SUVAT (or sometimes written as SUVA) is an acronym that stands for five kinematic variables that are commonly used to describe the motion of an object: displacement (S), initial velocity (U), final velocity (V), acceleration (A), and time (T). These variables are often used in physics to analyze the motion of objects, and they are related to one another by a set of equations known as the SUVAT equations.

The five SUVAT equations are:

- S = U*T + (1/2)
*A*T^2 - V^2 = U^2 + 2
*A*S - S = (U+V)*T/2
- V = U + A*T
- T = (V-U)/A

These equations can be used to solve for any one of the five variables if the other four are known. For example, if you know the initial velocity, final velocity, acceleration, and time of an object's motion, you can use the first equation to solve for the displacement.

SUVAT questions are often found on physics exams, and they typically involve using the SUVAT equations to solve for one or more of the variables. These questions can be challenging, as they often require a strong understanding of the underlying concepts and the ability to manipulate the equations to solve for the desired variable.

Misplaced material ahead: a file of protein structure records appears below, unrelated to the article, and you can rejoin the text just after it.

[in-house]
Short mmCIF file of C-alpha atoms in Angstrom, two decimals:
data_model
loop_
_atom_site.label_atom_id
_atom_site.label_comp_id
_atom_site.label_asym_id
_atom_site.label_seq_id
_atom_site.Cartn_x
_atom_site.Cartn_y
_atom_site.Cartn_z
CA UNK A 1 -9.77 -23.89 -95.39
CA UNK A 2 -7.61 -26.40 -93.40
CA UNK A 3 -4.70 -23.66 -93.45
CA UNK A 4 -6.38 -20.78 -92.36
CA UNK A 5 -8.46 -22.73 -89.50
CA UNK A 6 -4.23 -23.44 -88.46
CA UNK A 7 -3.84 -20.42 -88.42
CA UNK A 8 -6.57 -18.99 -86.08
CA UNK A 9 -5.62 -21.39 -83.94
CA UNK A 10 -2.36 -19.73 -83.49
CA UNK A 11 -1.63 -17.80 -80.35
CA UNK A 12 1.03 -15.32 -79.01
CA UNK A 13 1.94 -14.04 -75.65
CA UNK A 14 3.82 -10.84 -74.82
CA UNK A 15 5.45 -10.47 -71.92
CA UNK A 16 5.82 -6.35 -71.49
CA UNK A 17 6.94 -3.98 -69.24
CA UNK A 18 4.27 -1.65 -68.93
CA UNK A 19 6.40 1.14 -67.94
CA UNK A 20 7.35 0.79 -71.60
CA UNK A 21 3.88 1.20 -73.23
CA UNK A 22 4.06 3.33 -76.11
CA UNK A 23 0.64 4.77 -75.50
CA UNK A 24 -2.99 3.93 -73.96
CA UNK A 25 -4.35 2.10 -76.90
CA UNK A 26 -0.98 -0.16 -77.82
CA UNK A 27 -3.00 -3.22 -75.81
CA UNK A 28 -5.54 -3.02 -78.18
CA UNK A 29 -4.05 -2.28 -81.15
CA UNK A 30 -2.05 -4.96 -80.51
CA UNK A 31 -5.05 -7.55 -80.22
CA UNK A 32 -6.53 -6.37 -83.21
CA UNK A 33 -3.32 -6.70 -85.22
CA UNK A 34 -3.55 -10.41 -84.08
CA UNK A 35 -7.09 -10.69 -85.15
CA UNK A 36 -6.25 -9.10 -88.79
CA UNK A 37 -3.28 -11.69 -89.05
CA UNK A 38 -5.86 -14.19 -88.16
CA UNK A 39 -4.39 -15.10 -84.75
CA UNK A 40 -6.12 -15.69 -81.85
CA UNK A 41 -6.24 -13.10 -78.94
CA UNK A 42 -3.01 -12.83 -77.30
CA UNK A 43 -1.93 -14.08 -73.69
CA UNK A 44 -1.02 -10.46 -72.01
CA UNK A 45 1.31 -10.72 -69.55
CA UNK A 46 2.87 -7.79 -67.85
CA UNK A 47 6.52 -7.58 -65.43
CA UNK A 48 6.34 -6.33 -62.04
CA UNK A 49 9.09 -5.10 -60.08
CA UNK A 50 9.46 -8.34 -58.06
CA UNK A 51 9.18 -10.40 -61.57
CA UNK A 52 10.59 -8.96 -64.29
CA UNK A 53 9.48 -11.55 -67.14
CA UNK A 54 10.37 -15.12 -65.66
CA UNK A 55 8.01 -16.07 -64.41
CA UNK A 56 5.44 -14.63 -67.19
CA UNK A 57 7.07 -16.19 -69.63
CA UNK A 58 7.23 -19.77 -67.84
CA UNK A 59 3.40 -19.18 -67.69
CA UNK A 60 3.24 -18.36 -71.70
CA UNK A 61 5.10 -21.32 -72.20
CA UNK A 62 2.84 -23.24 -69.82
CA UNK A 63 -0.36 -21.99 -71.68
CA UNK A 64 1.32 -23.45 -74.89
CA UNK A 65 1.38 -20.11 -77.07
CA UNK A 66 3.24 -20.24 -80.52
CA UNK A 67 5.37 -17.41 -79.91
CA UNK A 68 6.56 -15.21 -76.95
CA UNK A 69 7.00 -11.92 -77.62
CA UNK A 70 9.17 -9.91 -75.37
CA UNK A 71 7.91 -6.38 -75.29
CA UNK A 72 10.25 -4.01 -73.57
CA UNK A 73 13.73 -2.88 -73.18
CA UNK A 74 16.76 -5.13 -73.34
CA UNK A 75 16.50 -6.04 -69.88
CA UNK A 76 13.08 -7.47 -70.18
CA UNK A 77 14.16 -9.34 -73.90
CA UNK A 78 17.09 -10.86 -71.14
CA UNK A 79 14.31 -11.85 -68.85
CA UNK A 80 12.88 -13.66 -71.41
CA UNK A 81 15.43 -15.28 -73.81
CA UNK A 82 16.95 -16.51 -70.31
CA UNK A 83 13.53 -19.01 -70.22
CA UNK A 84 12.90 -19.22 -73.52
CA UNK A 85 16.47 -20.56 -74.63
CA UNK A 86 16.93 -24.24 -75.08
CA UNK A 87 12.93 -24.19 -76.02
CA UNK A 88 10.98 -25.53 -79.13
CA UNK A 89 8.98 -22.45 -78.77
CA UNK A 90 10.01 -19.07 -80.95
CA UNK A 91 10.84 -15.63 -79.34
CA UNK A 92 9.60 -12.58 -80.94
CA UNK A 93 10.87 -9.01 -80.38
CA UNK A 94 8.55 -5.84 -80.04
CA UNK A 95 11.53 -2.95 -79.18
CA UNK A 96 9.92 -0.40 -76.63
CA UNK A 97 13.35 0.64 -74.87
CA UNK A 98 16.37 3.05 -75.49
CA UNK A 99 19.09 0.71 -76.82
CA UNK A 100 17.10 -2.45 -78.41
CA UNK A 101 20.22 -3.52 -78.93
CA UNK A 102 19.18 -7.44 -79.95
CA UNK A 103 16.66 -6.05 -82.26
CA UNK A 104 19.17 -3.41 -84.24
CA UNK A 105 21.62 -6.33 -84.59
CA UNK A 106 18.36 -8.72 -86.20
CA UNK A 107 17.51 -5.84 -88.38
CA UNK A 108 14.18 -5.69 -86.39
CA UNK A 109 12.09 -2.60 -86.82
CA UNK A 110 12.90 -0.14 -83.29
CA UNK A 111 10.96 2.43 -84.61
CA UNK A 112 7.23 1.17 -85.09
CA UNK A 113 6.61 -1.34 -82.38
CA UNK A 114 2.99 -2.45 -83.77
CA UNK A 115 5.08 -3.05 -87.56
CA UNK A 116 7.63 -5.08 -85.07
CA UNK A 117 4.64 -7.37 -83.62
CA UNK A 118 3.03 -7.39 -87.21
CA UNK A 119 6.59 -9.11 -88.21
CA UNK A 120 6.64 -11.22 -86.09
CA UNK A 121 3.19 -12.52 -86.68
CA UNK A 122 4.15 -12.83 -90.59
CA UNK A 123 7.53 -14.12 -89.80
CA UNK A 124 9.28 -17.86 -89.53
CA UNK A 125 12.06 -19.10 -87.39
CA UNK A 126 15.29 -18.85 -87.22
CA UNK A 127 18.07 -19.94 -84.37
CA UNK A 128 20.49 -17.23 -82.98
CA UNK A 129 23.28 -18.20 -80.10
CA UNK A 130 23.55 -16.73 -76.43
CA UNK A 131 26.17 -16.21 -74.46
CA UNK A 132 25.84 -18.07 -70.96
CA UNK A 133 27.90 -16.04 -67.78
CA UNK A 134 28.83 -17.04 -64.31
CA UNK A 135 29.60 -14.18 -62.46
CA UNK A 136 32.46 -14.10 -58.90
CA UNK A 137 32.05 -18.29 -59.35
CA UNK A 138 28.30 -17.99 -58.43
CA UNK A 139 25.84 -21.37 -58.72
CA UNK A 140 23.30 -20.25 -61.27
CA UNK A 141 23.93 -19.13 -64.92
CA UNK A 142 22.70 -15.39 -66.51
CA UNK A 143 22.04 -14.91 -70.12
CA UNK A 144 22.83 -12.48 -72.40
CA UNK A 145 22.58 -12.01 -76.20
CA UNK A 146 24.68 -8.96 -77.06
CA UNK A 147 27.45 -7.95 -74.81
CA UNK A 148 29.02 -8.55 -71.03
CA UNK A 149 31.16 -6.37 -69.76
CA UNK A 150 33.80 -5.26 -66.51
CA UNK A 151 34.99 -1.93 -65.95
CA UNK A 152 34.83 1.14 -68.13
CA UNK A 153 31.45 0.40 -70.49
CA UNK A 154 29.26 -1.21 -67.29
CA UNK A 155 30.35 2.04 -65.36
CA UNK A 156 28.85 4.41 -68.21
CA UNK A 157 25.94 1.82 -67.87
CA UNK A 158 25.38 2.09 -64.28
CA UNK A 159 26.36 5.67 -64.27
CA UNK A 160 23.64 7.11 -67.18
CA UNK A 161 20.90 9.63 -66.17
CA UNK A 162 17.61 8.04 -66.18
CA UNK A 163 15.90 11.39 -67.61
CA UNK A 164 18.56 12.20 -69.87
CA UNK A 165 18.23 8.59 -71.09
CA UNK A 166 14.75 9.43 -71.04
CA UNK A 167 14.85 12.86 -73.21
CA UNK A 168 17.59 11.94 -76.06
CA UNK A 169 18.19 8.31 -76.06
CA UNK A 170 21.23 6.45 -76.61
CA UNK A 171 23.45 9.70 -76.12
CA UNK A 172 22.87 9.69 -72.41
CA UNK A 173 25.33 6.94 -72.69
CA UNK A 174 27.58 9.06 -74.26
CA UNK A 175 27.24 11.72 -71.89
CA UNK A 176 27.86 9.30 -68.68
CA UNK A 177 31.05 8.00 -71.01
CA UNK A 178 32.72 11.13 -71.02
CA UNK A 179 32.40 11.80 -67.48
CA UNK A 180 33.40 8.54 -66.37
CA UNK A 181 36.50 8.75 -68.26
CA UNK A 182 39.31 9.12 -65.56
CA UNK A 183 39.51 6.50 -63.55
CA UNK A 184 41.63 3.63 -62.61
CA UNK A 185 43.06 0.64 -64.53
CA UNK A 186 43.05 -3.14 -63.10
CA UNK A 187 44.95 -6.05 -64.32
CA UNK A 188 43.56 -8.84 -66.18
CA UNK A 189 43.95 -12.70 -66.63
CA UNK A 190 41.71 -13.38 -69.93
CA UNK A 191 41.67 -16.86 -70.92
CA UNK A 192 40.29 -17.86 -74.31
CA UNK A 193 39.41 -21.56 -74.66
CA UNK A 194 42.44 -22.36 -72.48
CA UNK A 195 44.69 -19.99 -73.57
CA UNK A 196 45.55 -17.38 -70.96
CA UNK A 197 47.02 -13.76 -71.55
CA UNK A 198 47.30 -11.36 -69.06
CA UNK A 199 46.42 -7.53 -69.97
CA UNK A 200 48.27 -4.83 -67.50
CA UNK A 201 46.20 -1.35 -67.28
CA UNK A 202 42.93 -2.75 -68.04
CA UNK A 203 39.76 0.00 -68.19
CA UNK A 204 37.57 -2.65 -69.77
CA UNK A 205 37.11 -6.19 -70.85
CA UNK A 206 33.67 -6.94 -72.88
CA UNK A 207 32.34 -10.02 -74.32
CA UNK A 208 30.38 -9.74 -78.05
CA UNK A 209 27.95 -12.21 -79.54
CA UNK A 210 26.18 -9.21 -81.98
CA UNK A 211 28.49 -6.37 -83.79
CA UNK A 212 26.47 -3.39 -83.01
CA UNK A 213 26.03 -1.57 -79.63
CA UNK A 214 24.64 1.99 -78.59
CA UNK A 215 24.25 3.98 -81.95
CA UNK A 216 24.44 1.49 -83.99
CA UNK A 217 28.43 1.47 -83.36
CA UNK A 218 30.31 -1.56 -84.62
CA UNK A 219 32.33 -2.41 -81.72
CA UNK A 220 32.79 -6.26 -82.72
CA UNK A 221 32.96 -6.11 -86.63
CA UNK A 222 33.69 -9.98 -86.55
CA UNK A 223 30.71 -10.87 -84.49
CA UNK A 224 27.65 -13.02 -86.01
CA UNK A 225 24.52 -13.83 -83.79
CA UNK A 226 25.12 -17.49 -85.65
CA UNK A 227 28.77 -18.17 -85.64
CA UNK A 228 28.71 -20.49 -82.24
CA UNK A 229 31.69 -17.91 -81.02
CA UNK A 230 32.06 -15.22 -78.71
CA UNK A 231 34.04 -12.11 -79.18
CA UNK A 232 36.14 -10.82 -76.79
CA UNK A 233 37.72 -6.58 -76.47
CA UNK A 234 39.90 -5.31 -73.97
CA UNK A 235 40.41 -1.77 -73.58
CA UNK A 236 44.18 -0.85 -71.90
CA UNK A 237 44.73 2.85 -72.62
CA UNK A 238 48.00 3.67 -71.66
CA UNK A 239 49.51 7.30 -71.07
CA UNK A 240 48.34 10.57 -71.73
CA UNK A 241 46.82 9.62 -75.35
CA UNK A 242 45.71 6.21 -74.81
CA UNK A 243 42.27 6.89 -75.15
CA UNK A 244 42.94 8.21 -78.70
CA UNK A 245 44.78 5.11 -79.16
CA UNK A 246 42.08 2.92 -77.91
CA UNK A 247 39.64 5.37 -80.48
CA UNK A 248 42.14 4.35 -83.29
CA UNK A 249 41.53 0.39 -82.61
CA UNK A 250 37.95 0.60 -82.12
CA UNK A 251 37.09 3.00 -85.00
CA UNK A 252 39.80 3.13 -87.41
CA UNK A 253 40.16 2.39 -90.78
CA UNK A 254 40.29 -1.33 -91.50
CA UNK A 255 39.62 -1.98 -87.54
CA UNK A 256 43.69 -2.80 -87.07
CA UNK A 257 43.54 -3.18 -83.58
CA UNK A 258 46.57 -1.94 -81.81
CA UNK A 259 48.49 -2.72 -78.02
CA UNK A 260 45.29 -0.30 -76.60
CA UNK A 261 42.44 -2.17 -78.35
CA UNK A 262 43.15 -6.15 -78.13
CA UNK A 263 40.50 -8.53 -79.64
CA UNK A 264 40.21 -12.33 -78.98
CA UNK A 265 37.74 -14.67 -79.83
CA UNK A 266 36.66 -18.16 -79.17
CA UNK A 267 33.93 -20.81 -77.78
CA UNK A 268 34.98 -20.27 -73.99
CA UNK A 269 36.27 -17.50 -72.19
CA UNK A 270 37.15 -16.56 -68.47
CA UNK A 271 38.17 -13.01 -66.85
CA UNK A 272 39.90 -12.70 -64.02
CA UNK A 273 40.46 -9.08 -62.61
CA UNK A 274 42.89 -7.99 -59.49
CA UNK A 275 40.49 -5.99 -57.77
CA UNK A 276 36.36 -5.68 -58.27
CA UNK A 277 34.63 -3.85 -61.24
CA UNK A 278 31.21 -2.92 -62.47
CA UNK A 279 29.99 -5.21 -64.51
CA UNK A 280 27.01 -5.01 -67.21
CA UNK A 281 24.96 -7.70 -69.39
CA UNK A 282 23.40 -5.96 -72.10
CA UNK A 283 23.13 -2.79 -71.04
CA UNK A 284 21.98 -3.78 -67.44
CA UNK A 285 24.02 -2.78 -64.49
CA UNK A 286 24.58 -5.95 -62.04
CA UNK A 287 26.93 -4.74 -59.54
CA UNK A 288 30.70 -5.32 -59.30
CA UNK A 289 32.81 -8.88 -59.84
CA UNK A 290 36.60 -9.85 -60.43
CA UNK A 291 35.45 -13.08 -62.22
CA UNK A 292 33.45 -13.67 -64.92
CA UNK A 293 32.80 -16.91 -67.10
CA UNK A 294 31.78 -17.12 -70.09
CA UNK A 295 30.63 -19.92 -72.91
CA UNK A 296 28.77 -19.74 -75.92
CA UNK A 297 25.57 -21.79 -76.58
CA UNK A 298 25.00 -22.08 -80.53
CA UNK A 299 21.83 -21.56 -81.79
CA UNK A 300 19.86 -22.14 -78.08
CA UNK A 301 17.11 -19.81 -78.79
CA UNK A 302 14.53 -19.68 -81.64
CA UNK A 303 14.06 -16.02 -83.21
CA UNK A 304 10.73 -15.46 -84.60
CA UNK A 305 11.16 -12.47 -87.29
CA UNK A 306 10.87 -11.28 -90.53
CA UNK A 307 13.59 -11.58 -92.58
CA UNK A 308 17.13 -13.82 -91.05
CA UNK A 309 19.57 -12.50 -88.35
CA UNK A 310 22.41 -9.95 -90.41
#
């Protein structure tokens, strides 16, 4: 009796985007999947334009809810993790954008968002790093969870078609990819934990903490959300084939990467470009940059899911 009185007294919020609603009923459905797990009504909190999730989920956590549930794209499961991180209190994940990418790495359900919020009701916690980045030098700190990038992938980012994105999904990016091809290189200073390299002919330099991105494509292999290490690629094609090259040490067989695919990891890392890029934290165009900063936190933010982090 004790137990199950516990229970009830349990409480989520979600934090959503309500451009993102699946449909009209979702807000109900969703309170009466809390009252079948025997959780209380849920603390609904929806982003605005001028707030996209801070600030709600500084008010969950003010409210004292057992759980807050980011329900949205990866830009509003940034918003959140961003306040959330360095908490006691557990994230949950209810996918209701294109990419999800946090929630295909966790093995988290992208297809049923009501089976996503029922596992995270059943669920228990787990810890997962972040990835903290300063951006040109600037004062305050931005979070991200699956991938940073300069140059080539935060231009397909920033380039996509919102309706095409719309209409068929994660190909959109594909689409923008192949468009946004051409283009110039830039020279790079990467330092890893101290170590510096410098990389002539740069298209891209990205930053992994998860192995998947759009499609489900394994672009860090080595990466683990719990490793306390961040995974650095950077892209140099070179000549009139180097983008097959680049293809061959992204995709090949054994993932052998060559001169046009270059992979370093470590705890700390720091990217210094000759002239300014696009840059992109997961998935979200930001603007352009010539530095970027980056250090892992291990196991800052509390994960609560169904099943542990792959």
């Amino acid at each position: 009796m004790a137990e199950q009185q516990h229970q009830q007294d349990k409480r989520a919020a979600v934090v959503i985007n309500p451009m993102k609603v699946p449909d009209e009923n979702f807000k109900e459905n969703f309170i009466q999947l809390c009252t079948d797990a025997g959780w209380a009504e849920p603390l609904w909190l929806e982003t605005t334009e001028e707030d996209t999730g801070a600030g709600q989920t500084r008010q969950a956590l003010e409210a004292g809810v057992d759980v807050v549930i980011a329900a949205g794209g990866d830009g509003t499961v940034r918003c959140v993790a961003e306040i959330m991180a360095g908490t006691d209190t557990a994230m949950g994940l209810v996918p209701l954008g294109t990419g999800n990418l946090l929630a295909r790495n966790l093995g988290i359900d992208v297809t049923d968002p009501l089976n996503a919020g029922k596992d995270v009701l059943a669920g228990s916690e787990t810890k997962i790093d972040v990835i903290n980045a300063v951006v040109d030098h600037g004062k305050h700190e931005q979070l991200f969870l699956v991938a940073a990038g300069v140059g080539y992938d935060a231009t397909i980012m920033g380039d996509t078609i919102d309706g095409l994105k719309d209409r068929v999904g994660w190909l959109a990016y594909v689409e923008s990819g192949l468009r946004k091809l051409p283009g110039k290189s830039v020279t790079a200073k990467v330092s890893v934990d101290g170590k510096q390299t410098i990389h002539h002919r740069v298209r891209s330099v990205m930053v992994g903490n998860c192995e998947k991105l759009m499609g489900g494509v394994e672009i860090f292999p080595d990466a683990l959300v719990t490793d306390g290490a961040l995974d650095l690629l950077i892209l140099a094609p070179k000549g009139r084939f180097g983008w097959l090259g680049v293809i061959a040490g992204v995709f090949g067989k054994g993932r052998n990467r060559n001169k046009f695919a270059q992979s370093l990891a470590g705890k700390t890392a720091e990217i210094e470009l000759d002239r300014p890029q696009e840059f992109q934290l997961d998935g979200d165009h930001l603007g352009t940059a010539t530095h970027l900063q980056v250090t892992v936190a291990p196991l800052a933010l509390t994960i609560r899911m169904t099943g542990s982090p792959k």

To solve a SUVAT question, you will typically need to start by identifying which of the five variables you are trying to solve for. Once you have identified the variable you are trying to solve for, you can use the appropriate SUVAT equation to solve for it. You will need to plug in the values of the other four variables and then perform any necessary calculations to solve for the desired variable.

It is important to note that the SUVAT equations are only valid for objects that are moving in a straight line with a constant acceleration. If the object's motion is more complex, other equations and techniques may be needed to analyze the motion.

Overall, SUVAT questions are a useful tool for understanding and analyzing the motion of objects. By mastering these equations and the underlying concepts, you will be well-equipped to solve a wide range of physics problems involving motion.